My love for the 1959 Chevy Impala convertible started while on leave from the US Air Force in 1964.  I saw a beautiful black ’59 Impala convertible parked along the street in my hometown while visiting my folks and fell in love with it.  The next time I returned home, I saw that same car for sale in a used car lot, and I just had to have it.  The asking price for the car was $800.  Since I only had half that amount, I borrowed the rest from my Dad.  I drove that car for the next three years until circumstances forced me to sell it.  Around 1980, I was in a position to start the search for another ’59 Chevy Impala convertible.  I first tried to locate my old car for about one year but each time I came up short.

I found my present car in South Carolina in 1983 through an ad in the paper.  The owner called his large car collection “Chevy Heaven” and that is all he had, old Chevys everywhere.  The ’59 Impala convertible I was interested in did not have a very good trunk floor so the owner took his torch, cut a trunk from another old ‘59 and slid it into my car.  He also gave me copies of the titles from the three previous owners.  I signed the needed paperwork making me the fourth owner of the car and up Interstate 95 I drove.  It was a two-day trip (for what should have been eight hours) because the generator did not work and had to run from a charged battery alone.  At dusk, I stopped for the night, charged the battery and started fresh in the morning.  The car was in really bad shape but even in that condition, people tried to buy it from me on my trip home.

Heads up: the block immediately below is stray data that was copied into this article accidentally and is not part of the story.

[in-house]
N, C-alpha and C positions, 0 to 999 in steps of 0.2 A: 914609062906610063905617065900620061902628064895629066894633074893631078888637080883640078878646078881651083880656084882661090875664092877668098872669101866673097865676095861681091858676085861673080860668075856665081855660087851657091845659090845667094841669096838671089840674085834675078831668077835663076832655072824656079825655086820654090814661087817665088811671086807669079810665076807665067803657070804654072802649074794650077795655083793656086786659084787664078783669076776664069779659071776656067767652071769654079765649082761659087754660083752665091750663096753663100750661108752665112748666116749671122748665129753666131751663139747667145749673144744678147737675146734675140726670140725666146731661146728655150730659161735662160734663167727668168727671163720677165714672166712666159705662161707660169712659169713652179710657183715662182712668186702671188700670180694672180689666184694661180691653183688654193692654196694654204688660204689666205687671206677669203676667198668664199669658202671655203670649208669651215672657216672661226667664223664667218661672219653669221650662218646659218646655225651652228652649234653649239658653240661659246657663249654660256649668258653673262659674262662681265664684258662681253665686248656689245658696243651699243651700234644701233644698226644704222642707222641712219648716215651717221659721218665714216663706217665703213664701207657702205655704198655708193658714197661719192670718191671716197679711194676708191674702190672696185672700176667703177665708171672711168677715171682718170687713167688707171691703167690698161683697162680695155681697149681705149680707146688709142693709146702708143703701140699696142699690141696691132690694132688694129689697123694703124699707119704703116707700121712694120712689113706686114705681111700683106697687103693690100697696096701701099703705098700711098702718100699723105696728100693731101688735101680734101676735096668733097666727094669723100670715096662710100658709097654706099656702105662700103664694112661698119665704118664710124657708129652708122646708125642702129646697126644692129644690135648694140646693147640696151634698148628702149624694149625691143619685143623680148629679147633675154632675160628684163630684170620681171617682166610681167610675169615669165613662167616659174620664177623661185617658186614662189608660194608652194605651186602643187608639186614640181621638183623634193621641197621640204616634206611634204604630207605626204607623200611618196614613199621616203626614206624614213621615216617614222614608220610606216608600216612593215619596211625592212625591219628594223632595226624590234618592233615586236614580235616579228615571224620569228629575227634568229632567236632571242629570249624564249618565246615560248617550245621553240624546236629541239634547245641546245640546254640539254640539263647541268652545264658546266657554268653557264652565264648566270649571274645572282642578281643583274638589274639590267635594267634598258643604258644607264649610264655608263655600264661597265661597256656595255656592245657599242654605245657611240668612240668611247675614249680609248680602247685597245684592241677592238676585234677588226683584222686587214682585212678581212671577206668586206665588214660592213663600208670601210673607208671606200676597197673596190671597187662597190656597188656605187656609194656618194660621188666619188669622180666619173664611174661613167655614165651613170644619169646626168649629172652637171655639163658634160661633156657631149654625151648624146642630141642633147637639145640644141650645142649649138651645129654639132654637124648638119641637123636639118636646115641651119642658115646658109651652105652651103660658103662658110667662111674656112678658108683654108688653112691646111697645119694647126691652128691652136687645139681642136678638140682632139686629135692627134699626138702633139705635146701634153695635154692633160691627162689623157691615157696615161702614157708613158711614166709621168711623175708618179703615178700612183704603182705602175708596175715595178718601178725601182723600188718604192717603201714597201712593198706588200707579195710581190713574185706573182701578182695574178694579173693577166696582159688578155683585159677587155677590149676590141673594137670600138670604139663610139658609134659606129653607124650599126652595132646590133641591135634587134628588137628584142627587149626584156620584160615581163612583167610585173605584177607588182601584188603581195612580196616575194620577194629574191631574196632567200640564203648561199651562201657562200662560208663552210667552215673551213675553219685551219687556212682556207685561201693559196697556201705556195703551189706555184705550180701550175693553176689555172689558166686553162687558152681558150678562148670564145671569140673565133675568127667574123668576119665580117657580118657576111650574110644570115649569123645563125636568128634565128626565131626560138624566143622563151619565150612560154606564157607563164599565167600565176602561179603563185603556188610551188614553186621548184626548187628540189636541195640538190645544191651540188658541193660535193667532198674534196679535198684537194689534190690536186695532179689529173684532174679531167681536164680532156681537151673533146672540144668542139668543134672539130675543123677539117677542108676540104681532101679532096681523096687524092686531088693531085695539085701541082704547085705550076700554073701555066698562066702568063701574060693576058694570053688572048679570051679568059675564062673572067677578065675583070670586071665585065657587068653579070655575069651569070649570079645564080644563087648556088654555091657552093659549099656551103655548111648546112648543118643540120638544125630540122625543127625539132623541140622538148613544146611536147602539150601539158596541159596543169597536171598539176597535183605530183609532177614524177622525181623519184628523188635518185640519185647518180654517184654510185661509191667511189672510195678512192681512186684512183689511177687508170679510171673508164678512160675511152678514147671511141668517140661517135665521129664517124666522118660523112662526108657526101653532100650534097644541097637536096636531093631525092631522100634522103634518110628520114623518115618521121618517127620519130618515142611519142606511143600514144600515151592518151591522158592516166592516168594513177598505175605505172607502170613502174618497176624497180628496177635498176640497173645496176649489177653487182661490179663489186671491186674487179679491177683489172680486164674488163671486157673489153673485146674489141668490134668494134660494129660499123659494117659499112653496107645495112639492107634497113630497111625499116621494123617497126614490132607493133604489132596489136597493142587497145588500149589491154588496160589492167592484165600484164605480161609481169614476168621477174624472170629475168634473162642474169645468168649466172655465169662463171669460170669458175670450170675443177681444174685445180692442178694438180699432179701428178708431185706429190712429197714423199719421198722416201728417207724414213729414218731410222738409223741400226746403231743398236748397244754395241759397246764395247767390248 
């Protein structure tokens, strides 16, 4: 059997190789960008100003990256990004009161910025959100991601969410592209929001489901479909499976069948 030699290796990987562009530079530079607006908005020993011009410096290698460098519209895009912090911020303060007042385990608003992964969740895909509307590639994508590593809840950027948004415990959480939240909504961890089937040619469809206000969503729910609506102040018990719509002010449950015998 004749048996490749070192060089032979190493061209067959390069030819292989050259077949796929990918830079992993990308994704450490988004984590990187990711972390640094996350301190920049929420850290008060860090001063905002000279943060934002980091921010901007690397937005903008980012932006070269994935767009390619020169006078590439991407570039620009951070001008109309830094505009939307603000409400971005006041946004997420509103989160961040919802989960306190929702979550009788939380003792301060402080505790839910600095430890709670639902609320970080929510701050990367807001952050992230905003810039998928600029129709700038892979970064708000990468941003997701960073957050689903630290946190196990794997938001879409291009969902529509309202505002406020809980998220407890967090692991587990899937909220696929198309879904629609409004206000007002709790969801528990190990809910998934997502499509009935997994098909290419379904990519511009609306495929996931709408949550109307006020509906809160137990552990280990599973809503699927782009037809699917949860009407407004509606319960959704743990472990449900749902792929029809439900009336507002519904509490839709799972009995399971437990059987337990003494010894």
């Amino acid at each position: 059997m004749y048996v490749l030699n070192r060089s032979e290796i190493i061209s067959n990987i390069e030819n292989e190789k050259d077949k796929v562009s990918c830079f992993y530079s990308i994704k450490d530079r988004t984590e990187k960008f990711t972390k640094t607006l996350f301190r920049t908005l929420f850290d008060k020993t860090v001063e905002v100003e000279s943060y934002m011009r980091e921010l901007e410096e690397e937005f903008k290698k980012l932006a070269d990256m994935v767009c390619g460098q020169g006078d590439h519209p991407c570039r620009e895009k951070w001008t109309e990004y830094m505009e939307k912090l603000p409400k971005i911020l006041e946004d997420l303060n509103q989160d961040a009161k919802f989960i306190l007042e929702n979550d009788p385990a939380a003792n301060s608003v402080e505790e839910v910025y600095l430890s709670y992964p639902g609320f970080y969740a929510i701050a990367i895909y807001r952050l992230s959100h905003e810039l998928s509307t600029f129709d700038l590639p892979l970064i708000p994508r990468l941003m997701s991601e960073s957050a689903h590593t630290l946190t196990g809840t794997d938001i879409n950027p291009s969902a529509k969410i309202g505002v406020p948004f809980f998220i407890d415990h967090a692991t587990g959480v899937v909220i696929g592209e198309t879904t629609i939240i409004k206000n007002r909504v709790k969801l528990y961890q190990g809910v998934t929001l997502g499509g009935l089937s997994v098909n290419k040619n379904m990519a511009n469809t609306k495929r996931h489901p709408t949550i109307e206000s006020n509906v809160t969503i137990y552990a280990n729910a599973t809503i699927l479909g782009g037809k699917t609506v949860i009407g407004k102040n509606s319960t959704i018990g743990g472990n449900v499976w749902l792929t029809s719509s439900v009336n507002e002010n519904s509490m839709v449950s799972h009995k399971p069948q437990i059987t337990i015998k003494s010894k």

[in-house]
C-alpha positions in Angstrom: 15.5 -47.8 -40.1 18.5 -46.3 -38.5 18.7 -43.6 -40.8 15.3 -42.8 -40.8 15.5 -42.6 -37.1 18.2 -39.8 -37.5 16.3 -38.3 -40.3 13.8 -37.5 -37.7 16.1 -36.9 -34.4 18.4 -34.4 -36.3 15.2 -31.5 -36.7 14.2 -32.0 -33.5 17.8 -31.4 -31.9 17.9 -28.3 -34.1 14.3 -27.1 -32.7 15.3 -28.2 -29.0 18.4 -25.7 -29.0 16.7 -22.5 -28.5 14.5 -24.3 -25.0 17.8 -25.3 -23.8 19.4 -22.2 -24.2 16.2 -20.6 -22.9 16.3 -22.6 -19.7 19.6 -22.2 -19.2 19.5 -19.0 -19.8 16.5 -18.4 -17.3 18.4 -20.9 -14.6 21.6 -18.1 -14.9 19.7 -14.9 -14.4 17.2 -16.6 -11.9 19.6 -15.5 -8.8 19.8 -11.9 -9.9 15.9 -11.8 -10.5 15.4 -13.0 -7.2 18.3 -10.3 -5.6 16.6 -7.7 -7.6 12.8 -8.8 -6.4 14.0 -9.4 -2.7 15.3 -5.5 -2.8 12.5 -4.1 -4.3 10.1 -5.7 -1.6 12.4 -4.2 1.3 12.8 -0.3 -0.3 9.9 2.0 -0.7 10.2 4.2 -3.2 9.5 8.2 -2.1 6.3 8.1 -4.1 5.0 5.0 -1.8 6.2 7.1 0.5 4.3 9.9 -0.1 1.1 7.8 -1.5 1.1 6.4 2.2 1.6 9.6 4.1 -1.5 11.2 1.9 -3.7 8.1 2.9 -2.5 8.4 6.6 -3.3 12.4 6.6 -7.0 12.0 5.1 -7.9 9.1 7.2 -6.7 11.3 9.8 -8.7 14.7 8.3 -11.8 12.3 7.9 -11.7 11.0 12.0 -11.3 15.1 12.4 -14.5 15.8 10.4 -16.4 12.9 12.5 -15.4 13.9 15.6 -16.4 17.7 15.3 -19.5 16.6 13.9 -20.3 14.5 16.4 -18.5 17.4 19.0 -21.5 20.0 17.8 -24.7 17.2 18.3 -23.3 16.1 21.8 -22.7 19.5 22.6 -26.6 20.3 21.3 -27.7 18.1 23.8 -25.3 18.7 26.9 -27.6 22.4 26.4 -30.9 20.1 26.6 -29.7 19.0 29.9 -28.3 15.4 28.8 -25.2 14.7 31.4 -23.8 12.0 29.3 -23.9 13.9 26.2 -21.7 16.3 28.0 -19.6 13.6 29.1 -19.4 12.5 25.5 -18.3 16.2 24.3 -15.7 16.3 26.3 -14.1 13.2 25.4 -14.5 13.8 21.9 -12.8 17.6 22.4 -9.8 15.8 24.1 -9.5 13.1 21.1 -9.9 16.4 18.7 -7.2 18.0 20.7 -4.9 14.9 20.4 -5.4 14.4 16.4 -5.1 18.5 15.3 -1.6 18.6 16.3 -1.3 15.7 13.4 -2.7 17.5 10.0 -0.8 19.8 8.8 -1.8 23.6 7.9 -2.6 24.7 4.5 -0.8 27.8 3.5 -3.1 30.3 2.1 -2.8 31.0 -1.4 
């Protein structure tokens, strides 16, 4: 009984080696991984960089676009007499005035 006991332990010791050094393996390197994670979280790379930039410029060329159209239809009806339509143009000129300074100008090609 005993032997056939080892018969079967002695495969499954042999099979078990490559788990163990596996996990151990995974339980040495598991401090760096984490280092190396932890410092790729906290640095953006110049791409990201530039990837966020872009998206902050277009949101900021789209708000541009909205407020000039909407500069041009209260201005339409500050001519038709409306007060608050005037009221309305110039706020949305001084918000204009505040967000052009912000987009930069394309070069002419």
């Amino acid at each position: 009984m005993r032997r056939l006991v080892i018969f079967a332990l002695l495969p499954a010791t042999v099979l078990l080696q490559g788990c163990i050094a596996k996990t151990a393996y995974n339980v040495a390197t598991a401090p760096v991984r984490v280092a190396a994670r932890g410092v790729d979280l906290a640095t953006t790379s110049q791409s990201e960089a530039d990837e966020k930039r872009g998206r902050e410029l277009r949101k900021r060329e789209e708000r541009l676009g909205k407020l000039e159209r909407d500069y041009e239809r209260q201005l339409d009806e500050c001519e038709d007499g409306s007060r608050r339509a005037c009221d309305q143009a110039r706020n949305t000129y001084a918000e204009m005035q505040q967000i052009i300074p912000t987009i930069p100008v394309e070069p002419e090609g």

That car stayed under cover for years and then in an old shed until about 2006 when I retired.  I built a 30 x 40 x 15-foot steel building with a portable lift just for this project.  From the beginning of disassembly to a completely restored frame-up show car, it took me 8 ½ years.  There were not many days that went by that I did not work on the car in my shop.  My wife, Lucy, sure had her doubts that I would ever complete such a large project.  There were many times that I had to ask her, my son, Roger, my neighbor, David, or my brother, Butch, for a little help when needed.  The disassembly, repairs, body work, welding, and reassembly were all done by me in my shop with help from my friends as needed.  The only major items farmed out were the painting, upholstery, powder coating, 283 engine rebuild, power glide transmission rebuild, rear end rebuild, and the stainless polishing.   The car paint is a three-stage candy apple red paint from PPG, and it has a custom black leather interior, is lowered two inches all around, has a custom dual 2” stainless steel exhaust system with MagnaFlow mufflers, power brakes with disc up front, 18” Billet Specialties wheels, 11 ½” wide tires on the rear, and 8 ½” tires on the front. 

When the car was completed, I became a member of the Heart of Maryland Classic Chevy Club.  The car’s first show was in June of 2016, and it earned a six-foot tall trophy for “Best In Show”.  How fortunate I was to have a convertible to transfer that tall trophy from the show to my home.  By the end of the year, I had driven the car more than 2,000 miles and was presented with an additional 25 trophies and awards, to include thirteen more “Best In Show” and a “Best Paint” award at the 2016 East Coast Indoor Nationals in Timonium, MD.  

I would like to thank my wife for her patience, Roger at Final Touch Powder Coating, Frank at Dawg House Classics for painting, Robert at Main Street Upholstery, George at Maryland Performance for engine work and exhaust fabrication, Don at Brass & Copper Polishing, and the rest of my family and friends who gave their time to assist in making this awesome project a reality.


Story by Roger Blanchard

Adamstown, MD